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Zookeeper: movie review

In 'Zookeeper,' the animals break their code of silence to help their caretaker with his love life, but the script is so unfunny and uninspired, you wish they hadn't.

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Kevin James (r.) and Jackie Sandler are shown in a scene from the new film 'Zookeeper.'

Columbia Pictures-Sony/AP

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The great film director John Huston was once asked what he would wish for if he had only one wish. He replied that he’d like to get together with all the animals he had ever known and loved in his life and have a conversation with them.

If Huston were alive today and saw “Zookeeper,” he might have second thoughts. He might also, to his credit, walk out on this numbingly inane comedy. I, dear reader, had to stick it out.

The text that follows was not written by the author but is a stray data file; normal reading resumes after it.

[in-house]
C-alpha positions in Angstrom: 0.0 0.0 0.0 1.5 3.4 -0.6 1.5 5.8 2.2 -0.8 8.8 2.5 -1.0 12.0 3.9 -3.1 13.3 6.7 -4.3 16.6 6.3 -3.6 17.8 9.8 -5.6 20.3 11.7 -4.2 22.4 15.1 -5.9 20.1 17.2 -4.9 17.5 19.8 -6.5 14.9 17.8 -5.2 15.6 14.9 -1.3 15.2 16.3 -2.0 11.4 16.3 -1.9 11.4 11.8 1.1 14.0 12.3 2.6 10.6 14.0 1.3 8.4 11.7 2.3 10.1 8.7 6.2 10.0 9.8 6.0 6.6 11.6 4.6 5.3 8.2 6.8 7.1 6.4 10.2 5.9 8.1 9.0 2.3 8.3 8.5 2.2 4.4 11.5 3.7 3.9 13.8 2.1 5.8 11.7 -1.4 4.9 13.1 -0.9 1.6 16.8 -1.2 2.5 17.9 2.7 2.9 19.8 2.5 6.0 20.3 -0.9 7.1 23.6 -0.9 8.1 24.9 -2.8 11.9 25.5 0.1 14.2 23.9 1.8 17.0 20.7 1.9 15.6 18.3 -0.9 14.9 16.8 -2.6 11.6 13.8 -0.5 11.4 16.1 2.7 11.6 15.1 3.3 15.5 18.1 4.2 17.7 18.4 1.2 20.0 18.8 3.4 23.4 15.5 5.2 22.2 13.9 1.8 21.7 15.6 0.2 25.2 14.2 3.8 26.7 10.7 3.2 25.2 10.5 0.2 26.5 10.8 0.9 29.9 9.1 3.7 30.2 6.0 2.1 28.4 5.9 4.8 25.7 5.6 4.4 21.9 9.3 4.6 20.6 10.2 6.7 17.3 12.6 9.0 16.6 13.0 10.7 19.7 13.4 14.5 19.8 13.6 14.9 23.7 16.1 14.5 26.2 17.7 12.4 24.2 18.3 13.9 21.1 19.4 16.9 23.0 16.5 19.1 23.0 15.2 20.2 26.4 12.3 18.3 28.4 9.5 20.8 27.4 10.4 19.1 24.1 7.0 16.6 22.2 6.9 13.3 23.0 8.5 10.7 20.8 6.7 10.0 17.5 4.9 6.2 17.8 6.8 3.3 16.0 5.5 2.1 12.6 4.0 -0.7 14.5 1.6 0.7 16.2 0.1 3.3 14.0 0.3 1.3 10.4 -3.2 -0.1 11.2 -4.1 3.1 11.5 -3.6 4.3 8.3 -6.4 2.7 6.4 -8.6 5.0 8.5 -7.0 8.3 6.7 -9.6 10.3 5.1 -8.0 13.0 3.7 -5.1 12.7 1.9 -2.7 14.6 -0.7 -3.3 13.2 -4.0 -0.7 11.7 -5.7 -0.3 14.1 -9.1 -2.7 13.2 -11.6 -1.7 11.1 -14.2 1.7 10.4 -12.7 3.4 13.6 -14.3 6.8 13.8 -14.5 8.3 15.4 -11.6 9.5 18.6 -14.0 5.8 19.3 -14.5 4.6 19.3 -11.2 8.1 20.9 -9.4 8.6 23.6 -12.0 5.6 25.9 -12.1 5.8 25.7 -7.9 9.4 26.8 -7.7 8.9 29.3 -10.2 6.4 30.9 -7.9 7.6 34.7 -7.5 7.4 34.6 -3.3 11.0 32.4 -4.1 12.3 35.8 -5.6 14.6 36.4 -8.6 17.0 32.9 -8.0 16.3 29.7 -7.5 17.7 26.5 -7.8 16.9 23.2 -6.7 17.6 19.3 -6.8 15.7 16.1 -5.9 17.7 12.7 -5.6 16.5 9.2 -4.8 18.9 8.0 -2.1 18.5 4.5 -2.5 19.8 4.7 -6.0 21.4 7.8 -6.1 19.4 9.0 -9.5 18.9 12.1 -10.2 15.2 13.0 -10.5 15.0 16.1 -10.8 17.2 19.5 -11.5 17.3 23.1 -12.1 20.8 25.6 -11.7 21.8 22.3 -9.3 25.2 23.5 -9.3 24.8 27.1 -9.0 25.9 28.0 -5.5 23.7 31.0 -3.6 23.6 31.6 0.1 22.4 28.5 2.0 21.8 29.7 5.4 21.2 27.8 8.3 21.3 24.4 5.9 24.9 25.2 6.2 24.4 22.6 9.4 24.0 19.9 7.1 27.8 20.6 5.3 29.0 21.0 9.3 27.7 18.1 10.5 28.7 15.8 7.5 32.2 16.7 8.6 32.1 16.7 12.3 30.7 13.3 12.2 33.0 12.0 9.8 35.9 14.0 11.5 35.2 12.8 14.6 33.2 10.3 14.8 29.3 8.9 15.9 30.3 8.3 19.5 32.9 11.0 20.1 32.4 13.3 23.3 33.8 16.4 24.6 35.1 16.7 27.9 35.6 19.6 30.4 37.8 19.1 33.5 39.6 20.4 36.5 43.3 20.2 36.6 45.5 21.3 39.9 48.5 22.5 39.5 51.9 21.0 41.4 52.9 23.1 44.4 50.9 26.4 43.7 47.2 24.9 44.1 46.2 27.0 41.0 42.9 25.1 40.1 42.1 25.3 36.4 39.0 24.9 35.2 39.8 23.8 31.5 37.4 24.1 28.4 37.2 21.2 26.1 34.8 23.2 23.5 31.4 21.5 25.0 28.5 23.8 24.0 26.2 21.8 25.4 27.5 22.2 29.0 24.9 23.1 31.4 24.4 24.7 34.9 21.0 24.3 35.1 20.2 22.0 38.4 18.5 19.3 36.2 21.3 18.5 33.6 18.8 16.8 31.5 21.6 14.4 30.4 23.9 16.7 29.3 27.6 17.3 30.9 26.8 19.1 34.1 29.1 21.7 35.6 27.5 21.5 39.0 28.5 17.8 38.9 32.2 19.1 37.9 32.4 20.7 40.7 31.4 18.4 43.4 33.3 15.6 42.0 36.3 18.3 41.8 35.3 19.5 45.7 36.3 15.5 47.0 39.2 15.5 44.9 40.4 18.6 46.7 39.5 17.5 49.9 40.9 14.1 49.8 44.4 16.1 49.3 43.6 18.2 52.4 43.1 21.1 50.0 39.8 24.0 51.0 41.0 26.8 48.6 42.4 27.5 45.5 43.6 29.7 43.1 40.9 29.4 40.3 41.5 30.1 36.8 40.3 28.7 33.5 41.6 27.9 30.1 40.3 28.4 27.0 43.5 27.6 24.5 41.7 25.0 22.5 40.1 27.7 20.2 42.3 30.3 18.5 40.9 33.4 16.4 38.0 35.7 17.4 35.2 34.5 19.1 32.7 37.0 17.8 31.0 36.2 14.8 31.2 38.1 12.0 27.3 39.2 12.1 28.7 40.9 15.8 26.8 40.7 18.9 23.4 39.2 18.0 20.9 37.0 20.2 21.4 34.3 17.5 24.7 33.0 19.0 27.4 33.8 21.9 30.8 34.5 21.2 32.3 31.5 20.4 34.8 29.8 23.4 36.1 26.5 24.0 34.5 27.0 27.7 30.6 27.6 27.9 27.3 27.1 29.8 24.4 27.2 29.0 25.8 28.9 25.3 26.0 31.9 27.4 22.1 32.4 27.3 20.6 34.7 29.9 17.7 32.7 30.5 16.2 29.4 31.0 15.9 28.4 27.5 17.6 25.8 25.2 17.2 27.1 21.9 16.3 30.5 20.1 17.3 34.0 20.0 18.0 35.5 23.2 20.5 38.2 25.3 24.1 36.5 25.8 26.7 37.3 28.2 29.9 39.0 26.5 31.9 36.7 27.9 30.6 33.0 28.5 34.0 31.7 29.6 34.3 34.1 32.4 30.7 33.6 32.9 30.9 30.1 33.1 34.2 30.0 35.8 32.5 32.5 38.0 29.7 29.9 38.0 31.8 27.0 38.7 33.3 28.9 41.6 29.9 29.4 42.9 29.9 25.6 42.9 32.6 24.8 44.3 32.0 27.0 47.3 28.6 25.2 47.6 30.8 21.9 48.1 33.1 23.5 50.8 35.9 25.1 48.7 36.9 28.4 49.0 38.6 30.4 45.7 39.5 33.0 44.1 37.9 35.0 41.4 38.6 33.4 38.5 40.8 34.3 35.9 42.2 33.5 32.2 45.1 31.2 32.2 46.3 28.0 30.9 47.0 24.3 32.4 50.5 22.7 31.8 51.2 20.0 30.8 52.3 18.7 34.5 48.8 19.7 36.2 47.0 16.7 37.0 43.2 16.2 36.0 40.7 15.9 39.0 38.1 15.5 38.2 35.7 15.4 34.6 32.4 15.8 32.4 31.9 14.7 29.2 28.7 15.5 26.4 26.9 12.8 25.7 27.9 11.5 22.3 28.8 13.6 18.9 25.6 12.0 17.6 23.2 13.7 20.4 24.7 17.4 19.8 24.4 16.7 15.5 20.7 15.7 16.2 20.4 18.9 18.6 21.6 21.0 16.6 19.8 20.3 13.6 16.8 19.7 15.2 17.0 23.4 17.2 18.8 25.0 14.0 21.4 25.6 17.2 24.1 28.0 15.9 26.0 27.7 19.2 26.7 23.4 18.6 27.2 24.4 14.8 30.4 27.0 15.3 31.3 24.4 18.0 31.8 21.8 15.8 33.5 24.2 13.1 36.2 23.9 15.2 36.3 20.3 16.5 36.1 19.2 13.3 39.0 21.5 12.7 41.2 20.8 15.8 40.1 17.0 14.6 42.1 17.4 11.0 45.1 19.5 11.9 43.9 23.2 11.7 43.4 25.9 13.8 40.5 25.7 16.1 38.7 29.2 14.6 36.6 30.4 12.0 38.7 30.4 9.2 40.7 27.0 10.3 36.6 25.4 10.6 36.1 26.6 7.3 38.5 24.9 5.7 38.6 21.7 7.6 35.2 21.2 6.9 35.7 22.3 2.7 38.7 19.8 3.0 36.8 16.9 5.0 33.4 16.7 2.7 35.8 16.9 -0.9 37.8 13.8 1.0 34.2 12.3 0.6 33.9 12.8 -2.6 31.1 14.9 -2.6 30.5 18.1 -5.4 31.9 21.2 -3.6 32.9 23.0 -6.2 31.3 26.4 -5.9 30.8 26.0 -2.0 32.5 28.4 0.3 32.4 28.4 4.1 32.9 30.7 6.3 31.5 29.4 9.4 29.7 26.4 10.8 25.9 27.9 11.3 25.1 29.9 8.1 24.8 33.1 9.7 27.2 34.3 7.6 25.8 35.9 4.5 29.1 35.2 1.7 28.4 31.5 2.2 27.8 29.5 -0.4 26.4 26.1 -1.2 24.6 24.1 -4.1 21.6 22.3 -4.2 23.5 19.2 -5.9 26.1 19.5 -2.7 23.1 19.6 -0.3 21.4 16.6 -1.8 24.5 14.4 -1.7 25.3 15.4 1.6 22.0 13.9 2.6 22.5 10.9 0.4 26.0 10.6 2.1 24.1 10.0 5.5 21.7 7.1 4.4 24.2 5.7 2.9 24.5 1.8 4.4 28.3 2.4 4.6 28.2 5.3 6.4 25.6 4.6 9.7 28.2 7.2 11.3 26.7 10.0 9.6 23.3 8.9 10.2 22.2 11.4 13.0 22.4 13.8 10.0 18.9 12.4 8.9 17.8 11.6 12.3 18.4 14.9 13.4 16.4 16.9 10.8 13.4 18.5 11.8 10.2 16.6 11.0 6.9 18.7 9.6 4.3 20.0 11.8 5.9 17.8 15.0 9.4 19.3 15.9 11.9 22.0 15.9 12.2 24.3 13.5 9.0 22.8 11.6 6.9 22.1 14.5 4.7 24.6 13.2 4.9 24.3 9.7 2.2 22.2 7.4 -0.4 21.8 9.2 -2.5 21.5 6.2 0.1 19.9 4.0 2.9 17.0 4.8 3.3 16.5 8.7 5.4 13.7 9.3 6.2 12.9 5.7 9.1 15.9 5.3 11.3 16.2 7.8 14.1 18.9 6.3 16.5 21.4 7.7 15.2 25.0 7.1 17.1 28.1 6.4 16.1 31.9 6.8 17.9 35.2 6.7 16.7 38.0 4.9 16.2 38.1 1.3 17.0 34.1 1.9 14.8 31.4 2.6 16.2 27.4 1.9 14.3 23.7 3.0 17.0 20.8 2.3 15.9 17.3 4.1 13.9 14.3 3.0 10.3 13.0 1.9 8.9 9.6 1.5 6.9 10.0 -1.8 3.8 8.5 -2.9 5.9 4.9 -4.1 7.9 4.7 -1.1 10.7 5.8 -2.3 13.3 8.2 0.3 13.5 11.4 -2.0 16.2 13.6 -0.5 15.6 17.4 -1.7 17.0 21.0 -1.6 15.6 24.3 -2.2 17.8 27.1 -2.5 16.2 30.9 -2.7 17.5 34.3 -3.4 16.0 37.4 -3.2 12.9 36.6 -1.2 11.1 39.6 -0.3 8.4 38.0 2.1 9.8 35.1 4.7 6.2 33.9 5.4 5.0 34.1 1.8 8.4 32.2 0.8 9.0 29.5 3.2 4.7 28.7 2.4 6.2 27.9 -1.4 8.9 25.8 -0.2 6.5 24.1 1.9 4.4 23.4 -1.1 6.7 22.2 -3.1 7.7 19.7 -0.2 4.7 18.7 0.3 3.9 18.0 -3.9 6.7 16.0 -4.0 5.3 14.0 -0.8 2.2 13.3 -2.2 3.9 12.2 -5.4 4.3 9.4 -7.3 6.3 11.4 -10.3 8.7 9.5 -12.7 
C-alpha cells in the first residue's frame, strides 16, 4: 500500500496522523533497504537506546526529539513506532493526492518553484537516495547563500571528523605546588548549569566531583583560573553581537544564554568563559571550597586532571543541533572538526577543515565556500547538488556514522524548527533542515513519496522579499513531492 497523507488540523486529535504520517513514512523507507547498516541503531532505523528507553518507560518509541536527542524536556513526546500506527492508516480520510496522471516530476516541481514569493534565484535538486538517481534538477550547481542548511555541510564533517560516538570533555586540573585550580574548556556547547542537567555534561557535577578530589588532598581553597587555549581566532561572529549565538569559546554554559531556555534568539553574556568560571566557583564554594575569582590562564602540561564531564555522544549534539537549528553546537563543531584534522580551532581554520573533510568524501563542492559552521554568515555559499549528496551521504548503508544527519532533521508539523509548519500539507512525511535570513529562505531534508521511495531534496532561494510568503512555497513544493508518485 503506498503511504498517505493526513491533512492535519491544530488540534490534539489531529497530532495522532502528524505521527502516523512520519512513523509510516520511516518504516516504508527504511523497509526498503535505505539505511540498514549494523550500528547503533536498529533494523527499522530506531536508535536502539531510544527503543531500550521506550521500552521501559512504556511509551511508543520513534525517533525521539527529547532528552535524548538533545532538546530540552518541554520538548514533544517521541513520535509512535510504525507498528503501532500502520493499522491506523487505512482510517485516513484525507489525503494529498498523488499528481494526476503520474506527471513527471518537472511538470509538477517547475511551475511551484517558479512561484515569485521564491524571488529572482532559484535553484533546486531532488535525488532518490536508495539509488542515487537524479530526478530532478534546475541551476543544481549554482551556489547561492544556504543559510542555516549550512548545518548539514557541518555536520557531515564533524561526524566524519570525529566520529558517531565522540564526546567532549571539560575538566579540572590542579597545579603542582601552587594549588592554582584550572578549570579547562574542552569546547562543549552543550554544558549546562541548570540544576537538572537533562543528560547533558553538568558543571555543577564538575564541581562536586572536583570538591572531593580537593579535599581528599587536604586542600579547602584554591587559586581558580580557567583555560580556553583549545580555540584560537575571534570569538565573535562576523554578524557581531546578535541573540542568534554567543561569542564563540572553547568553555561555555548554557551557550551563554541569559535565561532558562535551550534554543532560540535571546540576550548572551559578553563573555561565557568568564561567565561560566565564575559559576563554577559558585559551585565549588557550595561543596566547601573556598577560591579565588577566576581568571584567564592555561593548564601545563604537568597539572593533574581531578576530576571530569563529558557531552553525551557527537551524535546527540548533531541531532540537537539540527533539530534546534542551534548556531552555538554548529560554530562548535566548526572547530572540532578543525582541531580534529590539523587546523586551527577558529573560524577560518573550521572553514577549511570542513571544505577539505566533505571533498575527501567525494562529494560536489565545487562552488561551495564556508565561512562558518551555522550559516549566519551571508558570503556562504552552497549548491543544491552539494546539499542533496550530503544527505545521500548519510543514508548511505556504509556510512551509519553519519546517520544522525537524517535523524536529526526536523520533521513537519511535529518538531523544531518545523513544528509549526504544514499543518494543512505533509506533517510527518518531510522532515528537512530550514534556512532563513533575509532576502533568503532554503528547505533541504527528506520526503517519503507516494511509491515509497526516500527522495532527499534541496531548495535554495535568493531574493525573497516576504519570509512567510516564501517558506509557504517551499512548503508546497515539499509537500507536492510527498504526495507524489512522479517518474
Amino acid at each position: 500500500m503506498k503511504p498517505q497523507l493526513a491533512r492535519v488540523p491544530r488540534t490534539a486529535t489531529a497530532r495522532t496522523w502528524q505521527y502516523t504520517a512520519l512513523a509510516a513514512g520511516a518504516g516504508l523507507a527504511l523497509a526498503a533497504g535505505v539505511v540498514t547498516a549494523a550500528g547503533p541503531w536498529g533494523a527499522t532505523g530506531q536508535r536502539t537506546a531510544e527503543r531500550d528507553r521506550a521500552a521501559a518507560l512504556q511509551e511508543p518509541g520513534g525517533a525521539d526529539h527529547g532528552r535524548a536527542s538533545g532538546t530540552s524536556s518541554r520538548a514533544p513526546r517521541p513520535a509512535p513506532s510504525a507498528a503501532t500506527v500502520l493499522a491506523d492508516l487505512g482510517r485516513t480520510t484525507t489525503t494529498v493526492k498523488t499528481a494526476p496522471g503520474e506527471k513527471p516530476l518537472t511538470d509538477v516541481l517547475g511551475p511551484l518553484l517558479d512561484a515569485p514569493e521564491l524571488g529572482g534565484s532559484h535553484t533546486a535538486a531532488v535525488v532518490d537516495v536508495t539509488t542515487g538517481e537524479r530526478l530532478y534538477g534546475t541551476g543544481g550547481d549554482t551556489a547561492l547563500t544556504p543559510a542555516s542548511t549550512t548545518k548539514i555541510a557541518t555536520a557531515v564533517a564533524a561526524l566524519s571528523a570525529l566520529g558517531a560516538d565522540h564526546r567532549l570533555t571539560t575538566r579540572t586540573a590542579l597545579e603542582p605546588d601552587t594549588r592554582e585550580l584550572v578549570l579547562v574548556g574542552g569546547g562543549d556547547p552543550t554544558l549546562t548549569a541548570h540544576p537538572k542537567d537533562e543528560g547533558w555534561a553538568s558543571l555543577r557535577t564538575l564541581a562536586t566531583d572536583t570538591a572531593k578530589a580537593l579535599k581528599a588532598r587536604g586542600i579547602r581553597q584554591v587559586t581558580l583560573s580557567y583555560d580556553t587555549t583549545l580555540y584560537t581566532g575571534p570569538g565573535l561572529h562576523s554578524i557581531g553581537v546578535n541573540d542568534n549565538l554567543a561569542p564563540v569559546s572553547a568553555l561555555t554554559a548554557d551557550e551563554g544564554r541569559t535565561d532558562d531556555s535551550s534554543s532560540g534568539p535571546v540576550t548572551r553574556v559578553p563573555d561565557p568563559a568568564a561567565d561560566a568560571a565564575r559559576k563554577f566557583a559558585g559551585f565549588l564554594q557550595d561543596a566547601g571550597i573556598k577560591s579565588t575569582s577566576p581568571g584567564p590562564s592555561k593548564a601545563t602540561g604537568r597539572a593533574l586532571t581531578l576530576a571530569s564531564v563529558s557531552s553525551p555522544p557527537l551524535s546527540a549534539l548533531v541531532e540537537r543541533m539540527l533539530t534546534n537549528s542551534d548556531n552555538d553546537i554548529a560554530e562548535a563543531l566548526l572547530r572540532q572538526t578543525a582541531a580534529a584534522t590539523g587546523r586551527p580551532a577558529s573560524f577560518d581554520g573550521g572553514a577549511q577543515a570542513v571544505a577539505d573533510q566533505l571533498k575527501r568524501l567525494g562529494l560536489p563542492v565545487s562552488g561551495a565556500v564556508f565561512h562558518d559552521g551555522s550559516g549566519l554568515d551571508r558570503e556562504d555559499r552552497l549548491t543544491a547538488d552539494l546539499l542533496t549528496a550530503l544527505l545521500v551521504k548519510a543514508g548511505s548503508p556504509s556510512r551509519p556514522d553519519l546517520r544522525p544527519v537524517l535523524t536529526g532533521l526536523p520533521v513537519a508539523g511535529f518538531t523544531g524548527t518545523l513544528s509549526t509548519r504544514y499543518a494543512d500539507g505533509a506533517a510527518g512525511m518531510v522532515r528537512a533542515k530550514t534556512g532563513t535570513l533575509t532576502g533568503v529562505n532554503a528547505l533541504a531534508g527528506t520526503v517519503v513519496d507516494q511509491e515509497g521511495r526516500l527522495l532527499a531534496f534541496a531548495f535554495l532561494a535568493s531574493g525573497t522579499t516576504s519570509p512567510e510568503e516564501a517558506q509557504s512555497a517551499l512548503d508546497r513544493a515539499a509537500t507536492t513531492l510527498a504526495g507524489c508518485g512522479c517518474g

Kevin James plays Griffin, a Boston zookeeper jilted by his golden girl fiancée, who discovers that the animals in his care are capable of talking to him. What they say, however, is so unfunny and uninspired that you kind of wish they would just shut up. This goes double for the humans. How is it possible that a movie with five credited screenwriters can have such a nothing script? As long as we’re on the subject of animals, I think there should be a subdivision of the ASPCA -- American Society for the Prevention of Cruelty to Audiences. Grade: D (Rated PG for some rude and suggestive humor, and language.)

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